How Prashad Encourages More Conscious Cooking


In Sanskrit, PRASHAD refers to food that has been prepared with affection, imbued with devotion, dedicated to God, and sealed with a prayer of thanks! I think this is a wonderful approach to incorporate the practice of present into something we do as part of our everyday routine! The energy, attitude, intention, and sentiments that you have when cooking are said to be incorporated into the meal, according to Ayurveda theory. This energy is subsequently received and processed by the one who has been given it.

Food may not only nourish your physical body, but it can also nurture your mental and spiritual well-being!

Conscious cooking is a word that I use very frequently.

It is possible to cook while being conscious of your surroundings when you make your food without being distracted or disturbed, allowing you to devote all of your energy and concentration to the meal at hand.

  • Further, consider how this healthy diet will benefit their bodies and provide them with the energy to utilize their bodies to accomplish good in the world by utilizing any special abilities they may possess.
  • While preparing the ingredients and cooking the dish, keep your attention on what you’re doing at all times.
  • You may even communicate with your food by singing to it!
  • As a result, I recommend you to use positive language, meditate, or listen to uplifting devotional music while preparing the meal, or to recite affirmations to the food while cooking.
  • Avoid thinking about the issues of the day, whether they are your own or those of others, or allowing yourself to be distracted by television, news, or other media.
  • Everything else may be postponed.
  • There are no specified types of food or lists of dos and don’ts in Ayurvedic cooking; rather, it is a conscious effort on the part of the cook to uplift everyone who is receiving the meal that is being prepared.

Continue to be mindful xxWith gratitudexx Radhi xxSending you so much lovexx Radhi xx

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Conscious Cooking: Preparing Meals with Mindful Awareness

“A recipe is devoid of personality. “As a cook, you must infuse spirit into the food.” Thomas Keller is credited with inventing the phrase. Those who practice eating meditation, or a mindful approach to enjoying your meal with reverence, purposeful attention, full sensory embodiment, appreciation and present-moment awareness, are among the most well-versed in the discipline. When it comes to one of your most essential daily tasks, mindful eating is an excellent approach to put a deeper awareness into it.

Take up the discipline of mindful cooking, which is the act of making meals with complete consciousness.

There is an increased awareness of the particular intricacies of the culinary process, and a profound, in-body sensation of the satisfaction and joy that comes from preparing a healthy and healing meal with care, compassion, appreciation, and love, among other things.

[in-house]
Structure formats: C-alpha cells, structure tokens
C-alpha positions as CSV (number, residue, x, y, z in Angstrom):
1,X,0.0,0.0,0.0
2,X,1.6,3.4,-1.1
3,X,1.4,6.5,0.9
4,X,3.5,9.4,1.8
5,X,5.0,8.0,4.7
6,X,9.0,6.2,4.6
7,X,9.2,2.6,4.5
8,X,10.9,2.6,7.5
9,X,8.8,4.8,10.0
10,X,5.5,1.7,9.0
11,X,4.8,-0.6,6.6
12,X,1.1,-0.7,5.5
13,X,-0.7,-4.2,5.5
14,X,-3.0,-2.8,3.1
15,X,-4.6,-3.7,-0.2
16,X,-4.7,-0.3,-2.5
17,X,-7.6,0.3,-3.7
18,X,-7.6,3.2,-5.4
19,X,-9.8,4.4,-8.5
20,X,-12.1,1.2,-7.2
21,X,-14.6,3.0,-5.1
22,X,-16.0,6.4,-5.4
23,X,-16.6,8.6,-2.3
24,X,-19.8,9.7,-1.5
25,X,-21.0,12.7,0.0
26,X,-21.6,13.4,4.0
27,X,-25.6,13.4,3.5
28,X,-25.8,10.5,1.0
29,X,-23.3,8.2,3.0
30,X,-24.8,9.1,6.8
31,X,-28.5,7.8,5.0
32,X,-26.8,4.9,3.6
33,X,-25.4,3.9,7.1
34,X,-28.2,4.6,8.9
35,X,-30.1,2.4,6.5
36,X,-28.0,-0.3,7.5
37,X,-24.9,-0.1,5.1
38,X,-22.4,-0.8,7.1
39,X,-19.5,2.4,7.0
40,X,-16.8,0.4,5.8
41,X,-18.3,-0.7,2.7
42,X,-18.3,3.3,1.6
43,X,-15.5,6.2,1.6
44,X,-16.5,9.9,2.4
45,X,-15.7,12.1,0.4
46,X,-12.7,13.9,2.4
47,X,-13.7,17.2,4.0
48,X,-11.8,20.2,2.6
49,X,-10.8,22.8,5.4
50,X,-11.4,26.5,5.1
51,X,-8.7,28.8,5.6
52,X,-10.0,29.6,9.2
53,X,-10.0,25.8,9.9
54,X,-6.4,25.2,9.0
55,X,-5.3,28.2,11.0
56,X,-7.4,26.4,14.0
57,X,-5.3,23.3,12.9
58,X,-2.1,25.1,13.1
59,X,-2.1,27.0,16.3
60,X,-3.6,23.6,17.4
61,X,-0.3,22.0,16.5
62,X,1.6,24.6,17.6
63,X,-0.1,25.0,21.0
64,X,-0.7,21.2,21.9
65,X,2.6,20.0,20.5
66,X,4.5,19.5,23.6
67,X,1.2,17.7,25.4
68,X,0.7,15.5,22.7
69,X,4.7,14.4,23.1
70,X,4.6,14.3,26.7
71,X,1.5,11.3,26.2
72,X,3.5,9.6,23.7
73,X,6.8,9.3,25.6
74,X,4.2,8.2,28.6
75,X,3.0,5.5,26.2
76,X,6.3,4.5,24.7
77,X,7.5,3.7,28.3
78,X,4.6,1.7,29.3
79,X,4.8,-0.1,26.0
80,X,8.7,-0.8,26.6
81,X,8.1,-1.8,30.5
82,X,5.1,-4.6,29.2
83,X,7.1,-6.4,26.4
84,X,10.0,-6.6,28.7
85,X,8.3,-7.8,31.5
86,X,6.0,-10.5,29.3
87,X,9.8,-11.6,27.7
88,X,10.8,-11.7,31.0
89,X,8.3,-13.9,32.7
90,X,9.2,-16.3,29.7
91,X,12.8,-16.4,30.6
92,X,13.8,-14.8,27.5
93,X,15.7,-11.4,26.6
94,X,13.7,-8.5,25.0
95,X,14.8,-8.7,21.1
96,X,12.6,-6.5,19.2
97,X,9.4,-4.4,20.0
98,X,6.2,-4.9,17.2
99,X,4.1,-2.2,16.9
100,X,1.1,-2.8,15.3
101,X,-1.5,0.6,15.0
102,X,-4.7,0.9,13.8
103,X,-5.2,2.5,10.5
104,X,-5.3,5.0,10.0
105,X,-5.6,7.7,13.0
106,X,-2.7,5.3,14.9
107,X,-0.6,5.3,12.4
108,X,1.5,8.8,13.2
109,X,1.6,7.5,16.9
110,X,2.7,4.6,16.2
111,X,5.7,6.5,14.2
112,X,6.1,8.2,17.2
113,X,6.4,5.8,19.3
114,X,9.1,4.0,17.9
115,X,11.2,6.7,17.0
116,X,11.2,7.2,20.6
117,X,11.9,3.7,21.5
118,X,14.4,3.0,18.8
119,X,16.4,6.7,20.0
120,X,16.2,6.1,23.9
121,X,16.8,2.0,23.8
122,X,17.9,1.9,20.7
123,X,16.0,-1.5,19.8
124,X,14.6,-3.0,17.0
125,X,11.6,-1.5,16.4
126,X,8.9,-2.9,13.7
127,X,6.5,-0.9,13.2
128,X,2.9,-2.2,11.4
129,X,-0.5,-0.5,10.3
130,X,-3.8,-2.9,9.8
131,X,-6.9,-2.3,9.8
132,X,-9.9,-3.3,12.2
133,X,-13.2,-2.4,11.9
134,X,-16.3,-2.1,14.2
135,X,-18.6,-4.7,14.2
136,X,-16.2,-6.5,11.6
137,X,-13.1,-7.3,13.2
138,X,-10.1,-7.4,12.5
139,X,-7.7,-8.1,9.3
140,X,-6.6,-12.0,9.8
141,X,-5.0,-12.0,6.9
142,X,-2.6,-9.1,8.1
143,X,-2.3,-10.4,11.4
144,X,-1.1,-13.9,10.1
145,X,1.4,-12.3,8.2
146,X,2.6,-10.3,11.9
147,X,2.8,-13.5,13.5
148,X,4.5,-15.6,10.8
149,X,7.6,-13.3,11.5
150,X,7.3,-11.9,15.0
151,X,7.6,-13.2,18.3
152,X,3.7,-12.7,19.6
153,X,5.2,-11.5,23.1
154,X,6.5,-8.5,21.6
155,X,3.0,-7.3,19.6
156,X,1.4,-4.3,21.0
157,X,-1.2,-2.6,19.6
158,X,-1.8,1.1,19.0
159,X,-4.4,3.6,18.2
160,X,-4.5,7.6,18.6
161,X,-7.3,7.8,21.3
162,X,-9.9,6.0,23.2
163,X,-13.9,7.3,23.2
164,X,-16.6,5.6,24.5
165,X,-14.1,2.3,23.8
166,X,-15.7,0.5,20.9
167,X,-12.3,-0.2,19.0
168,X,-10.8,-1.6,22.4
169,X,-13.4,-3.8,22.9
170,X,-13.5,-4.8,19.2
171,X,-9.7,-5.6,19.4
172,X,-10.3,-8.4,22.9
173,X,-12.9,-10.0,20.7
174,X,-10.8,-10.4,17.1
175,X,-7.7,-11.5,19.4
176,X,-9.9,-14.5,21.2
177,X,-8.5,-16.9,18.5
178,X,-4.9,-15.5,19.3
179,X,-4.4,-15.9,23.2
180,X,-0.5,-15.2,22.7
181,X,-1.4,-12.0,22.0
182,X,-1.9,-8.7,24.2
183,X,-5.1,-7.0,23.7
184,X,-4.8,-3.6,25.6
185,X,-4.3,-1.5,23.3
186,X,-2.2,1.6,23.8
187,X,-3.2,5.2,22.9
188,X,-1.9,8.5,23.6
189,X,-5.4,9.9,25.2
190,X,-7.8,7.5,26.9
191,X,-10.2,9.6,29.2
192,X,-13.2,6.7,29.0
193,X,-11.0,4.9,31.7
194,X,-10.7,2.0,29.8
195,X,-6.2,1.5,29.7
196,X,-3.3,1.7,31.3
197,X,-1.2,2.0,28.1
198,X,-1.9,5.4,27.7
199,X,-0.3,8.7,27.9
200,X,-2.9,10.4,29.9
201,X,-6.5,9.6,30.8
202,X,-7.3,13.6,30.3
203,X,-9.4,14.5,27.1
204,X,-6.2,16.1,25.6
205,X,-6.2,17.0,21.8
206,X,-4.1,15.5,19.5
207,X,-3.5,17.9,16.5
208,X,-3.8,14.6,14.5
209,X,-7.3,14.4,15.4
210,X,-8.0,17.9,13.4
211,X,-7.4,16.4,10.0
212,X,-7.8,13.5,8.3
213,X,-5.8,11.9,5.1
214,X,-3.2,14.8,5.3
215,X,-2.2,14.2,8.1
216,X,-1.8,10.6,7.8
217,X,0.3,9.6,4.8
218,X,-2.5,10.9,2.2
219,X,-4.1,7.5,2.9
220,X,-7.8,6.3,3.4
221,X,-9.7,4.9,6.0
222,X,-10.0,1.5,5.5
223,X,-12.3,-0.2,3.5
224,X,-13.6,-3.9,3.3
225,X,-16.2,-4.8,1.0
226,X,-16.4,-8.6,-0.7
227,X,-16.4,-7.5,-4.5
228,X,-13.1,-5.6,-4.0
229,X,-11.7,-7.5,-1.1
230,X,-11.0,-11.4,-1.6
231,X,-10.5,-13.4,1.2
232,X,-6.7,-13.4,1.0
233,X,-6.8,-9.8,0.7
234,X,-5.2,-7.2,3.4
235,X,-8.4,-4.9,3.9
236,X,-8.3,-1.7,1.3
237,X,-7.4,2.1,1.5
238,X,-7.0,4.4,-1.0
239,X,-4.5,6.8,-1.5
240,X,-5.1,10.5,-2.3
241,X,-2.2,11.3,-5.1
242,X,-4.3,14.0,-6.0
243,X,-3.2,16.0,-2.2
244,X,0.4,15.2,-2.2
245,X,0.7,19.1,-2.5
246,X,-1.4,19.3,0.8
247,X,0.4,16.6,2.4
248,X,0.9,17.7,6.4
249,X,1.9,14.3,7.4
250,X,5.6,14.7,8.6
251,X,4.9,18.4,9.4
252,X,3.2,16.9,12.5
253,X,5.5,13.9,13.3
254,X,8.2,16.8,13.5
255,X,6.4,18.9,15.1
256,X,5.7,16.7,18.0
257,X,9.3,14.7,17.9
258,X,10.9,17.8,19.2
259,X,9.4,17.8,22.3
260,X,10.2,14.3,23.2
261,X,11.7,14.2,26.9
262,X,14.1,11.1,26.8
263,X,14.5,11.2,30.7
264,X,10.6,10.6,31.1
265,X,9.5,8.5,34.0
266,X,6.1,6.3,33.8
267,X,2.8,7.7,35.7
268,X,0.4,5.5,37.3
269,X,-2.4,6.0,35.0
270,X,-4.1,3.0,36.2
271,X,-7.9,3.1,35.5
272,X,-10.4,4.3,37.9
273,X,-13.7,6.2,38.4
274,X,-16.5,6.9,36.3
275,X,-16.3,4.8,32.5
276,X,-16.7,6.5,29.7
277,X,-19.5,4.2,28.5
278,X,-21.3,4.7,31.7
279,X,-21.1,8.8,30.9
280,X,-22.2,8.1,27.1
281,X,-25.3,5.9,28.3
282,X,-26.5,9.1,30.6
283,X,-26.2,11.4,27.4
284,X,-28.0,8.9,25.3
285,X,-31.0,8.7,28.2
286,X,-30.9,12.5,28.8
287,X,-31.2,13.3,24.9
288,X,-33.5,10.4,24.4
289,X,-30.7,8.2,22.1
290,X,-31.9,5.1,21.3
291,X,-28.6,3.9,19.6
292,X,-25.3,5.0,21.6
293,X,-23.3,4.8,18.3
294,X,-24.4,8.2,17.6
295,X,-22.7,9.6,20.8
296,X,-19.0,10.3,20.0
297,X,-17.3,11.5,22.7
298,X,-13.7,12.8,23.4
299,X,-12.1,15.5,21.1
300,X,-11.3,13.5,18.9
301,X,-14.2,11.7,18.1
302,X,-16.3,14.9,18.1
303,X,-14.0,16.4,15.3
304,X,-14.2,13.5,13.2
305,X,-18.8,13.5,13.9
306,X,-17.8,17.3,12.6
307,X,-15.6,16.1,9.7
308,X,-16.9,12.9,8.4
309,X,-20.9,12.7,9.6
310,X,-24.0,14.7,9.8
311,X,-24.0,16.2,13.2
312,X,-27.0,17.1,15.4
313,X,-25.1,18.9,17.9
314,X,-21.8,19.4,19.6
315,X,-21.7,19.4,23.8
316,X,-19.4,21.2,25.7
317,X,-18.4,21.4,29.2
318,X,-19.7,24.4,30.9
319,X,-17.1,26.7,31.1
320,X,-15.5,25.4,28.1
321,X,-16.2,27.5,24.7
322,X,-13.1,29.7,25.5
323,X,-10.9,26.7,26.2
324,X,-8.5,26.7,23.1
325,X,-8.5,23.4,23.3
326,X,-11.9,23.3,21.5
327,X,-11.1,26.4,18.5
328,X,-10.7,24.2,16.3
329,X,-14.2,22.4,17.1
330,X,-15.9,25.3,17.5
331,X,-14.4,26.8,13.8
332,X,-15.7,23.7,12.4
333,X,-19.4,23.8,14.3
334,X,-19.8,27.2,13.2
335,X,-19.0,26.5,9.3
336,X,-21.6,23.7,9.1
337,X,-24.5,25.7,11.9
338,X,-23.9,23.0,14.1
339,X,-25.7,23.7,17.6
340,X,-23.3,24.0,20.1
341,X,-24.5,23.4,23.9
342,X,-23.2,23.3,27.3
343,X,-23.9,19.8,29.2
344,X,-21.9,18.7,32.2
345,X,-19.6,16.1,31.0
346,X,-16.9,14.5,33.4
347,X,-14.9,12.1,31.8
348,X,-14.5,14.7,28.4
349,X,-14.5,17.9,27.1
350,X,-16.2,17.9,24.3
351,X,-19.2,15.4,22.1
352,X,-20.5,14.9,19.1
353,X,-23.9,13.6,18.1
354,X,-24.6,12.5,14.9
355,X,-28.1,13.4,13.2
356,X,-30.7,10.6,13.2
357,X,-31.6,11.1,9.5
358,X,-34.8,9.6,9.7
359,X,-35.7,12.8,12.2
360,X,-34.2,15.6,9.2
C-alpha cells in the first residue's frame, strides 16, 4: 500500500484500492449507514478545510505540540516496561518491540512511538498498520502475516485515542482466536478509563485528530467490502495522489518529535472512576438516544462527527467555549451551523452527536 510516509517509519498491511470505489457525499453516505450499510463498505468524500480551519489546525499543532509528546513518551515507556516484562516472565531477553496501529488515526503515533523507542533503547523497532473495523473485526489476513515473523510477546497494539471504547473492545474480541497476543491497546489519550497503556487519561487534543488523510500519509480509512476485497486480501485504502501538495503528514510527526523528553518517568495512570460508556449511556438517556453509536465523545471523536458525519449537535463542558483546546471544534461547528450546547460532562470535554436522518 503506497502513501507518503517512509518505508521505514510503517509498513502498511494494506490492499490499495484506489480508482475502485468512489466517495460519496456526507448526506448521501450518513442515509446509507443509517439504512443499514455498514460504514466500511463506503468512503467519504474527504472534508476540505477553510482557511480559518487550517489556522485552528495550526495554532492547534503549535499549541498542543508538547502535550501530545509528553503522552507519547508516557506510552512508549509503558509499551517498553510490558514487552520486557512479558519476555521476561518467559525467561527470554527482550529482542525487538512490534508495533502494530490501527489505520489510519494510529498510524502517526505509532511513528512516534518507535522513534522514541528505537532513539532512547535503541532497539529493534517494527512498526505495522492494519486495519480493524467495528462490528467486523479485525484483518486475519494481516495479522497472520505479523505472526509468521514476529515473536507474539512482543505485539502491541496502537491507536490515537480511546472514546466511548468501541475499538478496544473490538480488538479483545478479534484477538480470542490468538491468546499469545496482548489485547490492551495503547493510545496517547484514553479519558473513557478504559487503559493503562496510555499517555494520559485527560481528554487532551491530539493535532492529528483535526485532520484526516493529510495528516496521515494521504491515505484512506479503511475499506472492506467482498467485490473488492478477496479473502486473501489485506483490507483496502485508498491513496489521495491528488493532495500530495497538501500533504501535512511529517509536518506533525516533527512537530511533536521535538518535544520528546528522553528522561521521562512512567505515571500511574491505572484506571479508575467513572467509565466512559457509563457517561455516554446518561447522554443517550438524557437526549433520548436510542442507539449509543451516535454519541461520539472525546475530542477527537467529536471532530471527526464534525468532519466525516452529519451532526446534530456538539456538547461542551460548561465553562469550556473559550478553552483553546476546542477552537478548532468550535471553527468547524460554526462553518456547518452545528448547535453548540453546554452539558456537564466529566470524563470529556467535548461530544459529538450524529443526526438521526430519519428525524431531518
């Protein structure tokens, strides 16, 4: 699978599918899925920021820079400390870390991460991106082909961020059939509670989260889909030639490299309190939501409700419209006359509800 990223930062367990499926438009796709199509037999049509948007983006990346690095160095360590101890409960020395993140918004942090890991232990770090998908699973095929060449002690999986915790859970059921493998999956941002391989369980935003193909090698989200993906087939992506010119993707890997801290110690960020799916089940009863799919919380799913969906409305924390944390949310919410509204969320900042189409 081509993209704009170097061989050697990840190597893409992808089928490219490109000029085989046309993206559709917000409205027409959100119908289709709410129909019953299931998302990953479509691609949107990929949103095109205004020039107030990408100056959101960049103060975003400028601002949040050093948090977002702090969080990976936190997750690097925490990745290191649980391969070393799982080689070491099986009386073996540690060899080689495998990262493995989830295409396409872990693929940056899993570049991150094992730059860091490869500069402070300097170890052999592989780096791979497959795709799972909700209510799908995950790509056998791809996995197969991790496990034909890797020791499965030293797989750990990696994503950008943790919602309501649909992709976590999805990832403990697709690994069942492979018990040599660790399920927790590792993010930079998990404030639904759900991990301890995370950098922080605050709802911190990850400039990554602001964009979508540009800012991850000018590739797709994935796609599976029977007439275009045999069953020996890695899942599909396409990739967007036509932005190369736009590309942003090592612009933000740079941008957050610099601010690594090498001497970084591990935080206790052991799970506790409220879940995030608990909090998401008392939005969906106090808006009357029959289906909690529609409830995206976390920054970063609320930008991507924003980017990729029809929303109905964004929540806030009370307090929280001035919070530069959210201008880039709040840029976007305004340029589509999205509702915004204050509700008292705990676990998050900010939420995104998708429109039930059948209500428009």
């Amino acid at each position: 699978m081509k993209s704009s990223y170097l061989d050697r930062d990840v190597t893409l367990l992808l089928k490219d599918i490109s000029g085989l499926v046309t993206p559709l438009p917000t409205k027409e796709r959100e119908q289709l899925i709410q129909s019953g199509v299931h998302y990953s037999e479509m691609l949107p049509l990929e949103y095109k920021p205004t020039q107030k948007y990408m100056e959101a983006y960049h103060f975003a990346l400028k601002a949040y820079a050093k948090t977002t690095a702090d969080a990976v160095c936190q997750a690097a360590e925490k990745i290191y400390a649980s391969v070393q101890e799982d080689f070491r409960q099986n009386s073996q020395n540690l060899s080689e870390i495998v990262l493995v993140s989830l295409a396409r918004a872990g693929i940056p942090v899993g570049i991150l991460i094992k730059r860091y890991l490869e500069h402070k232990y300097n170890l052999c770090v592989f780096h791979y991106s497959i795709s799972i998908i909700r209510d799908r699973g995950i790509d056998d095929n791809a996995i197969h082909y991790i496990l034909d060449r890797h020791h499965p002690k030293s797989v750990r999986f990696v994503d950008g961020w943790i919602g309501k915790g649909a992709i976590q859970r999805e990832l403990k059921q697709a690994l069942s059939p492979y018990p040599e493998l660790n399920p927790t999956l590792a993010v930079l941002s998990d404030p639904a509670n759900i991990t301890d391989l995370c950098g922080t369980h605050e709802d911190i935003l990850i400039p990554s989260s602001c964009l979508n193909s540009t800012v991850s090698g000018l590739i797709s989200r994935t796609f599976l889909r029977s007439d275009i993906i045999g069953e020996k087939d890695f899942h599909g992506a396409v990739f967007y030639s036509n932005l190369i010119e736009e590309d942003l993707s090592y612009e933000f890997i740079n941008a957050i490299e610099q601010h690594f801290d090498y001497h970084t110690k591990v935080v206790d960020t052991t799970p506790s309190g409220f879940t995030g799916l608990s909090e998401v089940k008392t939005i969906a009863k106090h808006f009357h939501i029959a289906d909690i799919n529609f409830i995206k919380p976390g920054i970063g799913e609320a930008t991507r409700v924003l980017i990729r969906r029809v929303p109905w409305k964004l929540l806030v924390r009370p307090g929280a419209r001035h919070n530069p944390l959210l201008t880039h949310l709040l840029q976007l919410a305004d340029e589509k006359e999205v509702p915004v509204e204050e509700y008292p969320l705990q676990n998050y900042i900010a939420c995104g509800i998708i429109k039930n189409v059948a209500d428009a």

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Prepare your next meal by taking the following factors into consideration.

Begin with Intention

Before you begin your conscious cooking practice, take a moment to reflect and set a clear objective. Close your eyes, take a few deep breaths, and make a promise to yourself that you will devote all of your focus to preparing your food during this time. Visualize the finished dish, which will be a tasty and healthy supper. Allow yourself to be the instrument through which the food will be made by having the clear realization that you are a conduit of pure consciousness. As you go through the experience, remember that it is a chance to expand your waking path.

Focus on Service

Preparing meals is a selfless act; you are either nourishing your own mind and body or the minds and bodies of others when you prepare meals for them. Through the food you prepare, you are sending love and care to people for whom you are cooking. Allow yourself to be open to the possibility of putting your entire being into an act of unselfish service. When you execute this deed, you are accepting that people you serve are gods and goddesses in disguise, which is a Karma Yoga practice.

Deliberately Prepare the Space

Make sure to take the time to properly prepare your environment before you begin. Lay out your recipes, as well as your utensils (knives, spoons, cutting boards, saucepans, and so on), and your ingredients on a work surface. As a new chef at culinary school, one of the first things taught to them is the term “Mise en place,” which literally translates as “putting in place.” It applies to both the kitchen setup as well as the chef’s state of mind. Take the time to prepare everything ahead of time, just like you would for a tea ceremony, so that you don’t have to race for an item after the cooking has began.

Take note of all the relationships that must exist (farmers, laborers, truckers, supermarket clerks, and a host of other people) in order to deliver these foods and equipment to your table.

Always remember to chose components that are sattvicor pure, nutritious, necessary, and rich in vital lifeforce orprana.